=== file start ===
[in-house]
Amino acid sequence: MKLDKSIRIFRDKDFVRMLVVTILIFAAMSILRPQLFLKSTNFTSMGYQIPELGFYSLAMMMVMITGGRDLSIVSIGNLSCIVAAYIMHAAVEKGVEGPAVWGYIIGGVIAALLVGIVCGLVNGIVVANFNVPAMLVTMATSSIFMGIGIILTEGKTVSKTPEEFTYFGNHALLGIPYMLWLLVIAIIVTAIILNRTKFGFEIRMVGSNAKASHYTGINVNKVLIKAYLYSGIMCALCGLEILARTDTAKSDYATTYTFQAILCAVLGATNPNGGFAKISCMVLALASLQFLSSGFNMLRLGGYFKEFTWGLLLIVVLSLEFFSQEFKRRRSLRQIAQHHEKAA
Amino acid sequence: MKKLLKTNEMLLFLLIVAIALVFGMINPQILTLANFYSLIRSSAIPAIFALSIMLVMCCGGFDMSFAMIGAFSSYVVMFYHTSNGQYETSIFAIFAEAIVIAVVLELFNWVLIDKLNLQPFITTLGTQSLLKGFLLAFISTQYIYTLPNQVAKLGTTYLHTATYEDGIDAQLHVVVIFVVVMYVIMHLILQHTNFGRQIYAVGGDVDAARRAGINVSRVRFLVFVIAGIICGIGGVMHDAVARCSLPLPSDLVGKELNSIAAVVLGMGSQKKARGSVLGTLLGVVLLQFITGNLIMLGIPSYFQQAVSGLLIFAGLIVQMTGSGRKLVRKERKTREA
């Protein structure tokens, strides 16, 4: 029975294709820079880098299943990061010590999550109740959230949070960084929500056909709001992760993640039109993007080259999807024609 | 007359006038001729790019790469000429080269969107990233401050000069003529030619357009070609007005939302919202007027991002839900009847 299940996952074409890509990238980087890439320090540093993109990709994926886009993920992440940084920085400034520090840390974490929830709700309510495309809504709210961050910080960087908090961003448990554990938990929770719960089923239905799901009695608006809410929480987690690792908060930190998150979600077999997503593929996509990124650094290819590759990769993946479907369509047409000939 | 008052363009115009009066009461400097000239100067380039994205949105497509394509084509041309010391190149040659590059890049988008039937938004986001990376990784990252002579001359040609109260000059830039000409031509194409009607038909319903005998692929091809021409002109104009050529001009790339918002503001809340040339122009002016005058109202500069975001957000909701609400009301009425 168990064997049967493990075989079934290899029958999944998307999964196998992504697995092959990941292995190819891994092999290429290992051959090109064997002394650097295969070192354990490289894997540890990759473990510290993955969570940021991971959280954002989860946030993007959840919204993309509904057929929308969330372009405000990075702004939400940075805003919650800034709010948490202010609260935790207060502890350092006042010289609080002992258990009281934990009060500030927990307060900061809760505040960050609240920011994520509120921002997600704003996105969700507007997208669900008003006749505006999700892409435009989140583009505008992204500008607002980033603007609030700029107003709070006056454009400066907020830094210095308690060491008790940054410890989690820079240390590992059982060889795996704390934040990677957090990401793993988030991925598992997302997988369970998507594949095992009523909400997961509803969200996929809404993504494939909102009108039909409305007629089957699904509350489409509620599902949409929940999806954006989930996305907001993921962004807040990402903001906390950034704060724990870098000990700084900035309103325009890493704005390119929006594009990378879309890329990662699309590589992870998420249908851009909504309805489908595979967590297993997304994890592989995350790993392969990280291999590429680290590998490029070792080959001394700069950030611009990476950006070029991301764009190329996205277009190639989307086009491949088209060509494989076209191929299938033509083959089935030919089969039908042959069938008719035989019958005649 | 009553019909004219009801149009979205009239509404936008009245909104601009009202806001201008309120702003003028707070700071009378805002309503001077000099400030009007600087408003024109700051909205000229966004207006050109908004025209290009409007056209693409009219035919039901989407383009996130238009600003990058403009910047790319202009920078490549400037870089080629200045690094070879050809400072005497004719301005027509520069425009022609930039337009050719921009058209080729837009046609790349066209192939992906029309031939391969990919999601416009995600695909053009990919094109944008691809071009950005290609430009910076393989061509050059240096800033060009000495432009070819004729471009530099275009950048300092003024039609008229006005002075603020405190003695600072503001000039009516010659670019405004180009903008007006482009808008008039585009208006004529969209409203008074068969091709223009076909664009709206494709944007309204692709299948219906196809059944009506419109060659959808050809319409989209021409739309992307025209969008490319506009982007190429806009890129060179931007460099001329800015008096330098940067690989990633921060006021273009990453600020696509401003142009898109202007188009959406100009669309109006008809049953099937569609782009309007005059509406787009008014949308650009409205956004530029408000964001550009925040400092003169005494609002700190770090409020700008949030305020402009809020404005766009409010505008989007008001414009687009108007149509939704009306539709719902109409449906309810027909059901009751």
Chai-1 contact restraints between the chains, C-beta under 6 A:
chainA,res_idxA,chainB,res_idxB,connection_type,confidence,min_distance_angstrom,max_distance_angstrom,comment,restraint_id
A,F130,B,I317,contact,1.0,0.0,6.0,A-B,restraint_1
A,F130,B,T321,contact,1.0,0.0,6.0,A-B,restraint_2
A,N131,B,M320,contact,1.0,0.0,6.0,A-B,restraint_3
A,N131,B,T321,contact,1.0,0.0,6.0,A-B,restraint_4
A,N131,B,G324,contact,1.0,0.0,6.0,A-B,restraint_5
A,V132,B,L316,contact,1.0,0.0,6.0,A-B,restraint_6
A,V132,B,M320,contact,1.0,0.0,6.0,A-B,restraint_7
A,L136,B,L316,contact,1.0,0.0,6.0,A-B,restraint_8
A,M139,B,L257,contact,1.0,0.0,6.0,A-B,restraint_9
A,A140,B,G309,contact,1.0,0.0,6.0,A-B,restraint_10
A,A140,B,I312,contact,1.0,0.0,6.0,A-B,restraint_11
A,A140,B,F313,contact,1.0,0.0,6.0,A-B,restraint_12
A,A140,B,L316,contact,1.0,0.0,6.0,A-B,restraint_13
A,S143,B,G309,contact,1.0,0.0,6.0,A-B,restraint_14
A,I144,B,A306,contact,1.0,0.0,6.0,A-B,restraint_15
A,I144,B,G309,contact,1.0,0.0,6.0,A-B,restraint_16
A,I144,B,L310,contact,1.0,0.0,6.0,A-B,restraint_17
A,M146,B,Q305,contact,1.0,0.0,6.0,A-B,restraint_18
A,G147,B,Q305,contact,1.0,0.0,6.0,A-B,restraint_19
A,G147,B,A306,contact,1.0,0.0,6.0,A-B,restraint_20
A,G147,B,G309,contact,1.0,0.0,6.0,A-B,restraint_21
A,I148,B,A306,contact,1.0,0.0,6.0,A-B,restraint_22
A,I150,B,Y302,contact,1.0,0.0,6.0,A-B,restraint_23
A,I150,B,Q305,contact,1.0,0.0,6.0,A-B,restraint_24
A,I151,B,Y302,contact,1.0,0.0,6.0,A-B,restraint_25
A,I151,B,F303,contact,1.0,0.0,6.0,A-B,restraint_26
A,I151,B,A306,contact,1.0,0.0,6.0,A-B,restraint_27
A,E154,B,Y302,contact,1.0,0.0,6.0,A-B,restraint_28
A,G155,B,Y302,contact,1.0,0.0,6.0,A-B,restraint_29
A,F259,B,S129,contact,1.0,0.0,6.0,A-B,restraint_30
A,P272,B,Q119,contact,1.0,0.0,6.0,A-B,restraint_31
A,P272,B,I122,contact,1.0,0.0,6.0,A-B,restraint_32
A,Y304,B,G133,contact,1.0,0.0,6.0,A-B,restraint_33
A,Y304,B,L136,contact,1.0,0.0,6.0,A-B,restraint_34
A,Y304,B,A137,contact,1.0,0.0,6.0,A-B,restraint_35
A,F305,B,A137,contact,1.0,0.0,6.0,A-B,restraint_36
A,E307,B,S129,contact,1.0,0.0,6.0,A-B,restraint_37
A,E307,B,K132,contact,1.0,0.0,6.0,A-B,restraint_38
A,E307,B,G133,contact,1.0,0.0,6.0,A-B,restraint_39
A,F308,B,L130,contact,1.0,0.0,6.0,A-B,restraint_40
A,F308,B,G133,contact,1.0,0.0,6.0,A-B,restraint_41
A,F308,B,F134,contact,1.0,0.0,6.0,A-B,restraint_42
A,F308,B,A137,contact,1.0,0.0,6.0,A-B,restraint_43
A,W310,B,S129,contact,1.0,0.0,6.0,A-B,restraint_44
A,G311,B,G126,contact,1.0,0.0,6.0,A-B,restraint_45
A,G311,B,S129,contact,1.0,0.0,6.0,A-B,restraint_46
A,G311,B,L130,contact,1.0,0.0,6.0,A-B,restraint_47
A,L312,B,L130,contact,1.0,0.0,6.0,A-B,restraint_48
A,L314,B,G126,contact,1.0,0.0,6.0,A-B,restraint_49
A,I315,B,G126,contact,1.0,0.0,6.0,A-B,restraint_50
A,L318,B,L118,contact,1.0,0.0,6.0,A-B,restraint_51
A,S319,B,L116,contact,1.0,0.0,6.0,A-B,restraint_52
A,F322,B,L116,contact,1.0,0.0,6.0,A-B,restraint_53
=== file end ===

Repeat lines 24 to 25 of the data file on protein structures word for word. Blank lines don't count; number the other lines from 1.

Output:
A,M146,B,Q305,contact,1.0,0.0,6.0,A-B,restraint_18
A,G147,B,Q305,contact,1.0,0.0,6.0,A-B,restraint_19